With a close focus less then a foot you can almost use this as a macro……well a close focus semi macro at least but with sharp optics you will certainly be satisfied.

So essentially we are at a 28mm equivalent focal length. While definitely not the widest for landscapes you can make an argument that this all arounder does a fine job capturing some dramatic images like the very first one posted above as well as some of these below. Very sharp across the range and also lends itself well to architecture pics too. Think big city here people!!!

So now thinking big city lets talk street photography. Now we get to what’s special about this lens. 28mm has been a classic focal length for street photography or some time and easily one of my favorites as well. Wide but not too wide, just a sweet spot. At f/2 we can let in a lot of light if need be and at f/8 we can guarantee a pretty favorable depth of field to ensure were in focus. I often choose to shoot this lens on my XT3 ( until we get a flip screen on an XPro Body) for a dramatic perspective. Plus it never draws attention allowing me to get close to my subjects and snag a natural expression.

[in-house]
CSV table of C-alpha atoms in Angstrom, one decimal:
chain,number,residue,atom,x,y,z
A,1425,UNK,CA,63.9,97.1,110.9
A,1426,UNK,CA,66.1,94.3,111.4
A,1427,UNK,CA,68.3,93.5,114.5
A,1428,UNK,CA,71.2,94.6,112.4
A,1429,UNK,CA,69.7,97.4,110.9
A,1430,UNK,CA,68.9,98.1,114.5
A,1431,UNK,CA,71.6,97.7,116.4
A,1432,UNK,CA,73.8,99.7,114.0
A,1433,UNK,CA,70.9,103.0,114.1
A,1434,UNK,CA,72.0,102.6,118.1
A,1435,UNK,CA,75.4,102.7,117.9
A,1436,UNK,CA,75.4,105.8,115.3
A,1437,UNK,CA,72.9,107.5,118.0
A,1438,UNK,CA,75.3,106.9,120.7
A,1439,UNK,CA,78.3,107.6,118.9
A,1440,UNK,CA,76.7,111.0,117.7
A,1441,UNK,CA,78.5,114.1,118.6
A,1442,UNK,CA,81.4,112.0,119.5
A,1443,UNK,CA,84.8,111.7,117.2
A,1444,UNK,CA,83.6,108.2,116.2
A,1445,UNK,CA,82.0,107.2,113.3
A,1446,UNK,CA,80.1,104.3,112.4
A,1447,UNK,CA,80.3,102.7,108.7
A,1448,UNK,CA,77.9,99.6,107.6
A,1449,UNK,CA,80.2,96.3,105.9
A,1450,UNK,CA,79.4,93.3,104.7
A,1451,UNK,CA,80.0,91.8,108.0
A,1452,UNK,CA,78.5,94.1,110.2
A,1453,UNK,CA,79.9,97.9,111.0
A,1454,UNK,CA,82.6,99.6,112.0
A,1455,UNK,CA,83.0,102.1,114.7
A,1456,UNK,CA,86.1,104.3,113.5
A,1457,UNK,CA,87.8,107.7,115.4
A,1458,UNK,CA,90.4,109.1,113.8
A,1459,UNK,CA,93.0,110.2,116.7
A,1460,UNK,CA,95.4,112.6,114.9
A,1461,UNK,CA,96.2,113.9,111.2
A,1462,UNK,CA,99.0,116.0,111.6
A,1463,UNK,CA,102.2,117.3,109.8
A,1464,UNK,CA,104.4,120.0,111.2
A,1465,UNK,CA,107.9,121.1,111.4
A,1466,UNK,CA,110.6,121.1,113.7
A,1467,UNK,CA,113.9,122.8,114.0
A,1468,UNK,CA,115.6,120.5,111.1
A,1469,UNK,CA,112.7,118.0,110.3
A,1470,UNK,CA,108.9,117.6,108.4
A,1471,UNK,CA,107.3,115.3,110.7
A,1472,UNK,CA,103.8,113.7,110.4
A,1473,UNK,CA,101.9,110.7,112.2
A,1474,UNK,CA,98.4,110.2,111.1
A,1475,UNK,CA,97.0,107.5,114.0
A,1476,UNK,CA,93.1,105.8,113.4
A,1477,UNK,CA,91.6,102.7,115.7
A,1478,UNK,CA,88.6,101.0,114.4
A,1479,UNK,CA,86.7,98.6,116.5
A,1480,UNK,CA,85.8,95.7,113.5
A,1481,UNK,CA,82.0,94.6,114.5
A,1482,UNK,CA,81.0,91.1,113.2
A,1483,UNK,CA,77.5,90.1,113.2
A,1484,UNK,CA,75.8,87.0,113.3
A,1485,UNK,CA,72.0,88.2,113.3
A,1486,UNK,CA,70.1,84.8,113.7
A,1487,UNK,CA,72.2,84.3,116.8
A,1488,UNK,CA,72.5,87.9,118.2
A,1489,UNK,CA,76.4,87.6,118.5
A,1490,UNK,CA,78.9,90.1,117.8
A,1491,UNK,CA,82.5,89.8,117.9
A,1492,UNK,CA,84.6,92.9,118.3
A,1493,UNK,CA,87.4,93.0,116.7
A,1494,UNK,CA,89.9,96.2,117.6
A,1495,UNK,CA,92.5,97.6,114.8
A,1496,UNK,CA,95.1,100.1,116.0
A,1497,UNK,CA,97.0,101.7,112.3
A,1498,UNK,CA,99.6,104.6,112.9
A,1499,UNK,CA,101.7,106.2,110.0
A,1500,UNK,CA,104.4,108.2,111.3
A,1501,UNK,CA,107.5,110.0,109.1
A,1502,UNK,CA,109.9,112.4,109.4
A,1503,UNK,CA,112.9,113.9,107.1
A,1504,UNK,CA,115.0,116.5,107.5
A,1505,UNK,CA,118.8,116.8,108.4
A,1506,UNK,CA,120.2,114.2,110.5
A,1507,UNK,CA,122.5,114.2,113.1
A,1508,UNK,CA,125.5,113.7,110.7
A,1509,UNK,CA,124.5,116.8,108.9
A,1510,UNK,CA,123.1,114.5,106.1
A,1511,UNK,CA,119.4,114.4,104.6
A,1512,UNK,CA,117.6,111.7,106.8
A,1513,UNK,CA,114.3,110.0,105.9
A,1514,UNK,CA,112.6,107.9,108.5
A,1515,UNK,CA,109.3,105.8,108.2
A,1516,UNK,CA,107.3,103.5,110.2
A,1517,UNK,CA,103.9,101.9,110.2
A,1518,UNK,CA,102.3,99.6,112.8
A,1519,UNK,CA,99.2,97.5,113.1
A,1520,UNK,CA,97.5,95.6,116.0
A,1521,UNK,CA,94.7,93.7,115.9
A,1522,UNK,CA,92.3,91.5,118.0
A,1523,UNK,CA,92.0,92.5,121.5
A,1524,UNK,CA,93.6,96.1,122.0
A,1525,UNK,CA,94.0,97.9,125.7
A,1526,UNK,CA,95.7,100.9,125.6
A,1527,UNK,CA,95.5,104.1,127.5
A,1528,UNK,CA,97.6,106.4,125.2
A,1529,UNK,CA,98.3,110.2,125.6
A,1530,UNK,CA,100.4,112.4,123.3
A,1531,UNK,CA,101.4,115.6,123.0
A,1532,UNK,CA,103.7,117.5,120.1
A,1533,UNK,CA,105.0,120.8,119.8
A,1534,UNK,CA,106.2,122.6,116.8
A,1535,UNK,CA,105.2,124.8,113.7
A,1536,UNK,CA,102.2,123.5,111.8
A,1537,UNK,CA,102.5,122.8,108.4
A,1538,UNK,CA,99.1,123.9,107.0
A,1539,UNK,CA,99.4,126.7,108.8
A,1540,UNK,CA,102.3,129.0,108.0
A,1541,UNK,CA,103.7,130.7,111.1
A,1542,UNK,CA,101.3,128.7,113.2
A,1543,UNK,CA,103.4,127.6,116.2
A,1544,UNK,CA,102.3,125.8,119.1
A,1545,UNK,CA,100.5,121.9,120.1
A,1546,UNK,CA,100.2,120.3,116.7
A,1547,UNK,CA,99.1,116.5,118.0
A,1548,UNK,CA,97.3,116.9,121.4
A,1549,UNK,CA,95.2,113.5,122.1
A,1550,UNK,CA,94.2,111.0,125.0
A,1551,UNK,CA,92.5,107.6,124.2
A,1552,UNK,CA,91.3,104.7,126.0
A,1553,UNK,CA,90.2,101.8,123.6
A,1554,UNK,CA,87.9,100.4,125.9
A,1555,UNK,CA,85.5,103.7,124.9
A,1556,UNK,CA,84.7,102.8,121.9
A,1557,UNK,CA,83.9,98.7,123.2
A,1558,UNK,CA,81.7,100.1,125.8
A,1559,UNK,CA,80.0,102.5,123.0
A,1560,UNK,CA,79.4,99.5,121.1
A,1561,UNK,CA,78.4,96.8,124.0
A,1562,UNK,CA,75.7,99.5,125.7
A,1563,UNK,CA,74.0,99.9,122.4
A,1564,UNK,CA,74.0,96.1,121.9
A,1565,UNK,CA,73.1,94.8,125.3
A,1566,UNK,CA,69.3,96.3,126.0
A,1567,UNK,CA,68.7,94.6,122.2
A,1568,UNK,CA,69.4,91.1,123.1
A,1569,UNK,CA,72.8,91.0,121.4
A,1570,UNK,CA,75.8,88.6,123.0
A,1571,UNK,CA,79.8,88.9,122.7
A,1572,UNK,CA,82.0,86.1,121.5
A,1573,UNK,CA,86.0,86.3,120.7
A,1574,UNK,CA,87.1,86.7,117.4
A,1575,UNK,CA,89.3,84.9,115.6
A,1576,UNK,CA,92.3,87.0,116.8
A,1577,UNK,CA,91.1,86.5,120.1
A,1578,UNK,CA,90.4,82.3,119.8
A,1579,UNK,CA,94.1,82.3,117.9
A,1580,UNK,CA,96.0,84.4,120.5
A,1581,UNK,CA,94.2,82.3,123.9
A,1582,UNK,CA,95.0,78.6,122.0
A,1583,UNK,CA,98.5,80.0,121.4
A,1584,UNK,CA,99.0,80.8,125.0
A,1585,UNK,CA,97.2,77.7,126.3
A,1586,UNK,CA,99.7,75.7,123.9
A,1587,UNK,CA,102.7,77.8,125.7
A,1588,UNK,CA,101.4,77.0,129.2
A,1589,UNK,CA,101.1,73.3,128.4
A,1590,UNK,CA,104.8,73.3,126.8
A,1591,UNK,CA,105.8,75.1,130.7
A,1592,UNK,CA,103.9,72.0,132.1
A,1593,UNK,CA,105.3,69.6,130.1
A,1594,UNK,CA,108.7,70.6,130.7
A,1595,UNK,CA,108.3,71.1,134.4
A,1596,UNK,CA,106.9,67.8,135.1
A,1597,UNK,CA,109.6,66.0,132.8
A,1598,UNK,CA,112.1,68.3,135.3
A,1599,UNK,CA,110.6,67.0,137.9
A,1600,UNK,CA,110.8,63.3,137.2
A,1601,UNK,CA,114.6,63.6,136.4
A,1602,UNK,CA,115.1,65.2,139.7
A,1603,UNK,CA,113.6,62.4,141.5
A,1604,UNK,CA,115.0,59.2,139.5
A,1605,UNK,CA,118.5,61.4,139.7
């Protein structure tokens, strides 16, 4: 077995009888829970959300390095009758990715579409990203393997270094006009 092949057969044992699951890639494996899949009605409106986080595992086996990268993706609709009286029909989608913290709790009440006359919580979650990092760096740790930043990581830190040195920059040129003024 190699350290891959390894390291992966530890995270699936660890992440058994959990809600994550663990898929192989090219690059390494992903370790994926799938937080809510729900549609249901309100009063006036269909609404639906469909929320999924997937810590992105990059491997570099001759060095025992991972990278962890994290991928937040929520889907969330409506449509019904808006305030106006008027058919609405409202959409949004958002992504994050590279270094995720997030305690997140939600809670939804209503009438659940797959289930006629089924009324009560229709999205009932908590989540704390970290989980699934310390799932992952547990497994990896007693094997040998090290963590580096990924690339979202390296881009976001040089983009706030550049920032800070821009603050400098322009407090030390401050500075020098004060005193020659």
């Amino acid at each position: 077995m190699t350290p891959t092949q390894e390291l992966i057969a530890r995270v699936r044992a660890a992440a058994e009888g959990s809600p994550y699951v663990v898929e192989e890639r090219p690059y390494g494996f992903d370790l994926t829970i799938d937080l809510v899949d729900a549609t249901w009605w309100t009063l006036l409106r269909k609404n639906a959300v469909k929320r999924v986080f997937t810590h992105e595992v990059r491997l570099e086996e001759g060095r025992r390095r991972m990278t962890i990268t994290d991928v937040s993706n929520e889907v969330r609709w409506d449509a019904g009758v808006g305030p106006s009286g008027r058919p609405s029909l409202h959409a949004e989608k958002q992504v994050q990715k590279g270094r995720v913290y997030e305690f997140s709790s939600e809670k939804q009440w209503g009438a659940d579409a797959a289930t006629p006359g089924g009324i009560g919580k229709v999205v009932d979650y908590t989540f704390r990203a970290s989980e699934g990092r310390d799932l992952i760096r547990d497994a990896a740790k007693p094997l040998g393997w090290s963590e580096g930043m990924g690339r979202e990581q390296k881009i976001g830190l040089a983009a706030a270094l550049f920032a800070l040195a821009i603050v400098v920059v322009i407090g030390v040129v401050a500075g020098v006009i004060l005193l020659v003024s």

Seaside Boardwalk NJ, XT3 / 18mm f.8

Seaside Boardwalk NJ, XT3 / 18mm f.8


In conclusion what are my overall thoughts? I would love to see Fuji focus more attention to this little gem of a lens. I often feel like it has been treated as the forgotten child of the Fuji line up and that is such a shame. Fun little shooters like the X70 with its fixed 18mm 2.8 are amazing and one of the reasons for this is the incredible 18mm (28mm) focal length. Sure we have the 23mm 1.4 and even the X100 series camera line up but that’s a 35mm focal length. There is a big difference between that and this. 18mm is such a great all around lens. A true story teller and travel companion. They don’t deserve the bad wrap they get that’s for sure and I can definitely say with confidence that if you were to run out and buy yourself one then most likely it would be one of your most cherished pieces of glass for years to come.

How to shoot Mini Sessions

Ok…the title is a bit broad and I certainly do not assume to know everything. Not even close. Everyone has their own styles and artistic vision that they place on their work but this is what works for me. Normally I schedule one to one and a half hour sessions for my clients. I don’t like to be rushed and I like to establish a relationship with the people I’m photographing. It puts them at ease and makes for a better session without a doubt. I also like to scout out the area with them and allow my clients to see me evaluating each patch of light, each area. I want them to know how important these things are to a good photographer. In todays market anyone can purchase a camera and charge money. Doesn’t mean it’s going to look good at the end of the day.